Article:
Introduction to Logic

Tools for Thought


Reasoning with the Resolution Principle is analogous to reasoning with the Propositional Resolution Principle. We start with premises; we apply the Resolution Principle to those premises; we apply the rule to the results of those applications; and so forth until we get to our desired conclusion or until we run out of things to do.
As with Propositional Resolution, we define a resolution derivation of a conclusion from a set of premises to be a finite sequence of clauses terminating in the conclusion in which each clause is either a premise or the result of applying the Resolution Principle to earlier members of the sequence. And, as with Propositional Resolution, we do not use the word proof, because we reserve that word for a slightly different concept, which is discussed in the next section.

As an example, consider a problem in the area kinship relations. Suppose we know that Art is the parent of Bob and Bud; suppose that Bob is the parent of Cal; and suppose that Bud is the parent of Coe. Suppose we also know that grandparents are parents of parents. Starting with these premises, we can use resolution to conclude that Art is the grandparent of Coe.

The derivation is shown below. We start with our five premises  four simple clauses for the four facts about the parent relation p and one more complex clause capturing the definition of the grandparent relation g. We start by resolving the clause on line 1 with the clause on line 5 to produce the clause on line 6. We then resolve the clause on line 3 with this result to derive that conclusion that Art is the grandparent of Cal. Interesting but not what we set out to prove; so we continue the process. We next resolve the clause on line 2 with the clause on line 5 to produce the clause on line 8. Then we resolve the clause on line 5 with this result to produce the clause on line 9, which is exactly what we set out to prove.
1.  {p(art, bob)}  Premise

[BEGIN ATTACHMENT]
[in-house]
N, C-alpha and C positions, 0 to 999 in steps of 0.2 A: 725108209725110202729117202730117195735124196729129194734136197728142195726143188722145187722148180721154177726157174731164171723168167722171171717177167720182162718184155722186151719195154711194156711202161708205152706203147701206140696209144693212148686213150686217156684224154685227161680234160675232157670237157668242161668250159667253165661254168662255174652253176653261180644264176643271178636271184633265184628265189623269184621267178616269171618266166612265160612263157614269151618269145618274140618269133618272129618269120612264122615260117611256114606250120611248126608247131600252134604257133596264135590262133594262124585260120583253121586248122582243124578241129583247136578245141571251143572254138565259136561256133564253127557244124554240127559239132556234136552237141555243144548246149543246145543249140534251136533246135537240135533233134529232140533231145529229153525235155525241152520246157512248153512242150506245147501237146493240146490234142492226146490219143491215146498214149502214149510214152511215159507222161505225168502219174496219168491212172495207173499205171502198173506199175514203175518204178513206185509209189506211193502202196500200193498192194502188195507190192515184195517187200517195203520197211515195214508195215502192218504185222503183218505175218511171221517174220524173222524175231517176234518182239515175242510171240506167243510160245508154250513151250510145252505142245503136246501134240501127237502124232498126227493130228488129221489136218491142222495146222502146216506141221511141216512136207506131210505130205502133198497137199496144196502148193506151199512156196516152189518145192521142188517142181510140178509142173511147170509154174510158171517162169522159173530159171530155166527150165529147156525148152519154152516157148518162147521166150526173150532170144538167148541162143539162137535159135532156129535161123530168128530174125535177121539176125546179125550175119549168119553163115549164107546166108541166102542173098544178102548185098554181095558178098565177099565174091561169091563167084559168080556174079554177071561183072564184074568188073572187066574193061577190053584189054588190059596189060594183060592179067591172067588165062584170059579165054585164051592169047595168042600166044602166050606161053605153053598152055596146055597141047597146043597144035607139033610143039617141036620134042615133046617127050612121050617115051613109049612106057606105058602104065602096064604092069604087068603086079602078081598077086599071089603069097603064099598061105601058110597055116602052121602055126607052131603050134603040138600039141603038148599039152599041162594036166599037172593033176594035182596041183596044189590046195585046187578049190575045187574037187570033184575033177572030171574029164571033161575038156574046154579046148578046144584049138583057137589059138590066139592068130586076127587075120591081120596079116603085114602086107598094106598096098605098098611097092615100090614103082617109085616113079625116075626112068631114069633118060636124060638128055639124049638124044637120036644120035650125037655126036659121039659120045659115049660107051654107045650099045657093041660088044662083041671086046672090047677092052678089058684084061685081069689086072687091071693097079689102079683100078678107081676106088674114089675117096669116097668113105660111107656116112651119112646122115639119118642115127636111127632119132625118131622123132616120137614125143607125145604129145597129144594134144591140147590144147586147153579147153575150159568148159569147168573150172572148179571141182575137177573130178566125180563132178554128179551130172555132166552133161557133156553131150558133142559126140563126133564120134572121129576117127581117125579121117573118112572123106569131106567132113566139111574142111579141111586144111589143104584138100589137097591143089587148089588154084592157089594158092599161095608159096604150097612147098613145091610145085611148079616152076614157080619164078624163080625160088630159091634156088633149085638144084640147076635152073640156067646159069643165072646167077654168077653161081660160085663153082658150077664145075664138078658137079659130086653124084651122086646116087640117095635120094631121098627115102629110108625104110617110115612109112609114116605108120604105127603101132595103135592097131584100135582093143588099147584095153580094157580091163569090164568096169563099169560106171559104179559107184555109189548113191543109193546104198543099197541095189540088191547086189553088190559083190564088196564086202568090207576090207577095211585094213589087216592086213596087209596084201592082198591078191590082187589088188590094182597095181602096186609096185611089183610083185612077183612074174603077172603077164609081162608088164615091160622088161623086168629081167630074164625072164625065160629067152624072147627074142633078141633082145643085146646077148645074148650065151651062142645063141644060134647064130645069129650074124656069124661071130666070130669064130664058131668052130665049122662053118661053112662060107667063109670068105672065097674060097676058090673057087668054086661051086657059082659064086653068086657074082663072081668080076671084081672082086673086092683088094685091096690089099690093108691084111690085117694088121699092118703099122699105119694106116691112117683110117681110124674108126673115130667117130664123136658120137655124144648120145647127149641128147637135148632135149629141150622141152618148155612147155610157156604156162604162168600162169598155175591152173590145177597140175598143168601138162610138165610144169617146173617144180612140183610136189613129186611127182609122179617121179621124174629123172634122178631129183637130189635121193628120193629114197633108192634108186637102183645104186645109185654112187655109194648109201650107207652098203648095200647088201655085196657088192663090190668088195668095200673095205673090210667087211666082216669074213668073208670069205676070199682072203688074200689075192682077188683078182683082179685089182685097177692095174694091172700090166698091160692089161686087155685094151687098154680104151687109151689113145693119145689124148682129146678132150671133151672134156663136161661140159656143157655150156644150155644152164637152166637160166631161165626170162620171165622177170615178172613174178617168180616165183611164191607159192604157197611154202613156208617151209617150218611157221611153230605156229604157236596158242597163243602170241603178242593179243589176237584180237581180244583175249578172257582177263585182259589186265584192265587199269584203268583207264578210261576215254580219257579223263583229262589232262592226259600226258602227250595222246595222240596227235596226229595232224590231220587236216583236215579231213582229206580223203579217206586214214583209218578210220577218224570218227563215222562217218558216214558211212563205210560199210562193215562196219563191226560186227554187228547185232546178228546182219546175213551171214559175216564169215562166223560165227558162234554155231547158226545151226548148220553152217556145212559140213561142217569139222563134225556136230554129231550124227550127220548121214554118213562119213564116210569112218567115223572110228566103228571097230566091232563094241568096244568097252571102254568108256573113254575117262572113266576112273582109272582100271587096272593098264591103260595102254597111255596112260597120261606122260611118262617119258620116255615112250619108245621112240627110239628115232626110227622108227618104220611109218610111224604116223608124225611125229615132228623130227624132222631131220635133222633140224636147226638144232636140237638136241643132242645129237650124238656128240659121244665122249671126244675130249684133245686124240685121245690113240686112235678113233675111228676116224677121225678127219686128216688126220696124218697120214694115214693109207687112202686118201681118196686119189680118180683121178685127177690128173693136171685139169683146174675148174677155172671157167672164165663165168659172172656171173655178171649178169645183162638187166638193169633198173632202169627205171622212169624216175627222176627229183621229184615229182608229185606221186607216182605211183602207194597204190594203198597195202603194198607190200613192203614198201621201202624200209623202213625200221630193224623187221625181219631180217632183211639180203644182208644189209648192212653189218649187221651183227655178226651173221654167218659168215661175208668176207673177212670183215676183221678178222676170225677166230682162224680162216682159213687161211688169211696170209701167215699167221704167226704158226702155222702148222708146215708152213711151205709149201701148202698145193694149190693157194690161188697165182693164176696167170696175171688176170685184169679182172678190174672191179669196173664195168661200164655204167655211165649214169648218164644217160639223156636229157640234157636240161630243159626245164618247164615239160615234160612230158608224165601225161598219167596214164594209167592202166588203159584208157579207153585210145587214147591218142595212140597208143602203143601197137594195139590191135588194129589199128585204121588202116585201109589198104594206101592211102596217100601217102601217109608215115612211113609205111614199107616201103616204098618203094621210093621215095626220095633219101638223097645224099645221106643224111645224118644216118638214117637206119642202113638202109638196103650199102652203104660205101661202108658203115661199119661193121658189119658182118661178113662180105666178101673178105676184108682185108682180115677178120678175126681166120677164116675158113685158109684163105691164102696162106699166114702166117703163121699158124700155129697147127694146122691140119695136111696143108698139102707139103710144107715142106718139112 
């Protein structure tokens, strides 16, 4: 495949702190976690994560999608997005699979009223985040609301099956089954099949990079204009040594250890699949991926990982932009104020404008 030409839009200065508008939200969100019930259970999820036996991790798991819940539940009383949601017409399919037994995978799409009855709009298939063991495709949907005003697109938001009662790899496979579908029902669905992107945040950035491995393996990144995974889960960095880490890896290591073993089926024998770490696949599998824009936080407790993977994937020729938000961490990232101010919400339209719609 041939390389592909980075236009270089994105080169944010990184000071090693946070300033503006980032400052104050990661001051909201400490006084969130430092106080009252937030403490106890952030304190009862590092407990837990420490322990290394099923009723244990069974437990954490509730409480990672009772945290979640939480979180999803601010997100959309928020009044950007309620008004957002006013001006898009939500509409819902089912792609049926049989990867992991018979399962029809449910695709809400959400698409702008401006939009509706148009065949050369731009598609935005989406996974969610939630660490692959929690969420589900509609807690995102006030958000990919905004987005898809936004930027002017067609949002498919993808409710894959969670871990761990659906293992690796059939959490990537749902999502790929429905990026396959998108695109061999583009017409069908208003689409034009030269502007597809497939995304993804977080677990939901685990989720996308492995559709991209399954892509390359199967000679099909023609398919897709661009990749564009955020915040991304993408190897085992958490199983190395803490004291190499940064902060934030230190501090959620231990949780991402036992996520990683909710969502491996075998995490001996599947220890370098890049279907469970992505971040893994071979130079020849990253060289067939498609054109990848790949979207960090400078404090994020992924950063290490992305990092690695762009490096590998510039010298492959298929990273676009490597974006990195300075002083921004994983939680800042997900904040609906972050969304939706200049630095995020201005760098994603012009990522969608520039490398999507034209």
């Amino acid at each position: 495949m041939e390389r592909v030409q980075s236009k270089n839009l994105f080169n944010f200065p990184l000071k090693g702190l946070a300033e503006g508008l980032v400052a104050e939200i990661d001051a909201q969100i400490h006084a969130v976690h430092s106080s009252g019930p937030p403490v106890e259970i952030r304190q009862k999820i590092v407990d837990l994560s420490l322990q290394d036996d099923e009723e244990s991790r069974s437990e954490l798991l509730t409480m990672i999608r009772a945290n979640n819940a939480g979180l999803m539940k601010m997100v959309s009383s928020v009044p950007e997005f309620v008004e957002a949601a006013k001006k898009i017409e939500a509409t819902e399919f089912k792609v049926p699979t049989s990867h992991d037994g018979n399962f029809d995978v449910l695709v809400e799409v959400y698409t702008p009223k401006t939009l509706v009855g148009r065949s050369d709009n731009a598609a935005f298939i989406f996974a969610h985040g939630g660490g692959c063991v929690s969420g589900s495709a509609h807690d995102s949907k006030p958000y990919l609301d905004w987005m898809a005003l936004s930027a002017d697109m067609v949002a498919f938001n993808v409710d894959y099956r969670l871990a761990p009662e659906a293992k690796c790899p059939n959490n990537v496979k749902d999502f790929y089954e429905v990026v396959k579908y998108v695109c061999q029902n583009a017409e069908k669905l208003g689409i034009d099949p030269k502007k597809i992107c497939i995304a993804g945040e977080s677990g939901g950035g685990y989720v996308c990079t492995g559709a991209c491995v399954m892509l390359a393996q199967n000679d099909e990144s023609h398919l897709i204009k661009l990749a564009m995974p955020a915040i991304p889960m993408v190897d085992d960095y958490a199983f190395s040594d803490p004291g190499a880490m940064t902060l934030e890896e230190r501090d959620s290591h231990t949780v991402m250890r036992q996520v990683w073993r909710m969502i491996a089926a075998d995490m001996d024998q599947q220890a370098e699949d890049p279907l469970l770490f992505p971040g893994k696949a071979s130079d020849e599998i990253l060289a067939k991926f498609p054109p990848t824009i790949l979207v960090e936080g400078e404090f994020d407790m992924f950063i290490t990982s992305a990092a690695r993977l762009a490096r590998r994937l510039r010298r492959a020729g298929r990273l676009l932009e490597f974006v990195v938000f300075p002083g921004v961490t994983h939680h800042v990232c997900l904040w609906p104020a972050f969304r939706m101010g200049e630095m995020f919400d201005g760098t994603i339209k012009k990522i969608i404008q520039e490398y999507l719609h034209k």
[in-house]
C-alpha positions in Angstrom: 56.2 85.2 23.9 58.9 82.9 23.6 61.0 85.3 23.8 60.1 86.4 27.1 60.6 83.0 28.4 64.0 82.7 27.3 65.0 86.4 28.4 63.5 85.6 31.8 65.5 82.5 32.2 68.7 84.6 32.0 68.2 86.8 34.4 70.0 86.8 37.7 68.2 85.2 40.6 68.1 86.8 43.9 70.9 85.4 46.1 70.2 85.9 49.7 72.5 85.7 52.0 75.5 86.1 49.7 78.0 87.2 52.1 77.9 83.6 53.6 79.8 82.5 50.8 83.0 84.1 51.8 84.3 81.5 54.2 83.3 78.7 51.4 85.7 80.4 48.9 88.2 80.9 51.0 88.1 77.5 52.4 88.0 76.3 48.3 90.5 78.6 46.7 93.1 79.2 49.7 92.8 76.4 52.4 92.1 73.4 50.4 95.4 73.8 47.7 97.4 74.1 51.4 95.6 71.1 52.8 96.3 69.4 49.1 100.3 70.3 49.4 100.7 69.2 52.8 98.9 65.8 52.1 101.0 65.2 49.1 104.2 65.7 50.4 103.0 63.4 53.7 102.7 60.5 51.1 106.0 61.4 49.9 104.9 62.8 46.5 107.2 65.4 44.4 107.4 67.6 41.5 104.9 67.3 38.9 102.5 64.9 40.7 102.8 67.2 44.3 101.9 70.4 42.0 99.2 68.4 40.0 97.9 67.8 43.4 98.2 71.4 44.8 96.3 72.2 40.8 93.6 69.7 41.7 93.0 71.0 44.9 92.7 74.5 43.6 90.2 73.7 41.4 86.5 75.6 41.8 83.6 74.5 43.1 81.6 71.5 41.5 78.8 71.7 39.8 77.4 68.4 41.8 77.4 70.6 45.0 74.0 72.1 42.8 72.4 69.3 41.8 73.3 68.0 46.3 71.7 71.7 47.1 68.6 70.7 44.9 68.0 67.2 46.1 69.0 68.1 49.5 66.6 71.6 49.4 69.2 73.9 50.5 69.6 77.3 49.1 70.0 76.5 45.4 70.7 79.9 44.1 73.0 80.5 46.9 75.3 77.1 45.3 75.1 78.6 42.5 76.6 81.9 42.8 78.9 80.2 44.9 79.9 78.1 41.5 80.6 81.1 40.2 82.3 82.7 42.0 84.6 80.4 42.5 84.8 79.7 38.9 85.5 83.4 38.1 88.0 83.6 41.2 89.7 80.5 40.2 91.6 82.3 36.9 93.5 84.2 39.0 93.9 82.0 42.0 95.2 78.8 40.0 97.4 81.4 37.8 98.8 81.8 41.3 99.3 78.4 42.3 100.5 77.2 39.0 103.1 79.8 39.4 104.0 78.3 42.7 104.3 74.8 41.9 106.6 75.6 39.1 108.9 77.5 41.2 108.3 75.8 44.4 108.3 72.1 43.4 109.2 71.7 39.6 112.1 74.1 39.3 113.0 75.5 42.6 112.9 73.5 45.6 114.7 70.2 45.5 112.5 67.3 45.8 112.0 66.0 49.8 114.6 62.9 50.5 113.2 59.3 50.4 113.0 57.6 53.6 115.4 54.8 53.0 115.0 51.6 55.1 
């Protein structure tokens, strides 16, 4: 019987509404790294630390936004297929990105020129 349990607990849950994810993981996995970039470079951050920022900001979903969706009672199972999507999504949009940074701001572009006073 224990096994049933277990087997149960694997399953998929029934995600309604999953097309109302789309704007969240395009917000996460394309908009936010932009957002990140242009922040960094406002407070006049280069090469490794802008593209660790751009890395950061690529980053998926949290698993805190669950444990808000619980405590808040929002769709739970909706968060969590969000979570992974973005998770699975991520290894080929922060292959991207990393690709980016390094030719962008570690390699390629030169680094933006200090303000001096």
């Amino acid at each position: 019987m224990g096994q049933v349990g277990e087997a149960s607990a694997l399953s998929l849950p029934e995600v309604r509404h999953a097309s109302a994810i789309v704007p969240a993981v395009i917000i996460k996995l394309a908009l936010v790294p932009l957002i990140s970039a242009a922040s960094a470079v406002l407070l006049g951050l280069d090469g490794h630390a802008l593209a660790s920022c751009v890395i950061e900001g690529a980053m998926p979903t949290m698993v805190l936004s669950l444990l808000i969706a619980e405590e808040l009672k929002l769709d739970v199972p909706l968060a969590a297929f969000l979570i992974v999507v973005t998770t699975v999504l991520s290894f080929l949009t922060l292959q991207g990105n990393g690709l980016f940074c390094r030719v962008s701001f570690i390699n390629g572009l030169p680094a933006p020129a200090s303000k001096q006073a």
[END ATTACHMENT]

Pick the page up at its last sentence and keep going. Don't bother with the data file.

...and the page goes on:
2.  {p(art, bud)}  Premise 
3.  {p(bob, cal)}  Premise 
4.  {p(bud, coe)}  Premise 
5.  {¬p(x, y), ¬p(y, z), g(x, z)}  Premise 
6.  {¬p(bob, z), g(art, z)}  1, 5 
7.  {g(art, cal)}  3, 6 
8.  {¬p(bud, z), g(art, z)}  2, 5 
9.  {g(art, coe)}  4, 8 

One thing to notice about this derivation is that there are some deadends. We first tried resolving the fact about Art and Bob before getting around to trying the fact about Art and Bud. Resolution does not eliminate all search. However, at no time did we ever have to make an arbitrary assumption or an arbitrary choice of a binding for a variable. The absence of such arbitrary choices is why Resolution is so much more focussed than natural deduction systems like Fitch.

Another worthwhile observation about Resolution is that, unlike Fitch, Resolution frequently terminates even when there is no derivation of the desired result. Suppose, for example, we were interested in deriving the clause {g(cal,art)} from the premises in this case. This sentence, of course, does not follow from the premises. And resolution is sound, so we would never generate this result. The interesting thing is that, in this case, the attempt to derive this result would eventually terminate. With the premises given, there are a few more resolutions we could do, e.g. resolving the clause on line 1 with the second literal in the clause on line 5. However, having done these additional resolutions, we would find ourselves with nothing left to do; and, unlike Fitch, the process would terminate.

Unfortunately, like Propositional Resolution, Resolution is not generatively complete, i.e. it is not possible to find resolution derivations for all clauses that are logically entailed by a set of premise clauses. For example, the clause {p(a), ¬p(a)} is always true, and so it is logically entailed by any set of premises, including the empty set of premises. Resolution requires some premises to have any effect. Given an empty set of premises, we would not be able to derive any conclusions, including this valid clause.
Although Resolution is not generatively complete, problems like this one are solved by negating the goal and demonstrating that the resulting set of sentences is unsatisfiable.

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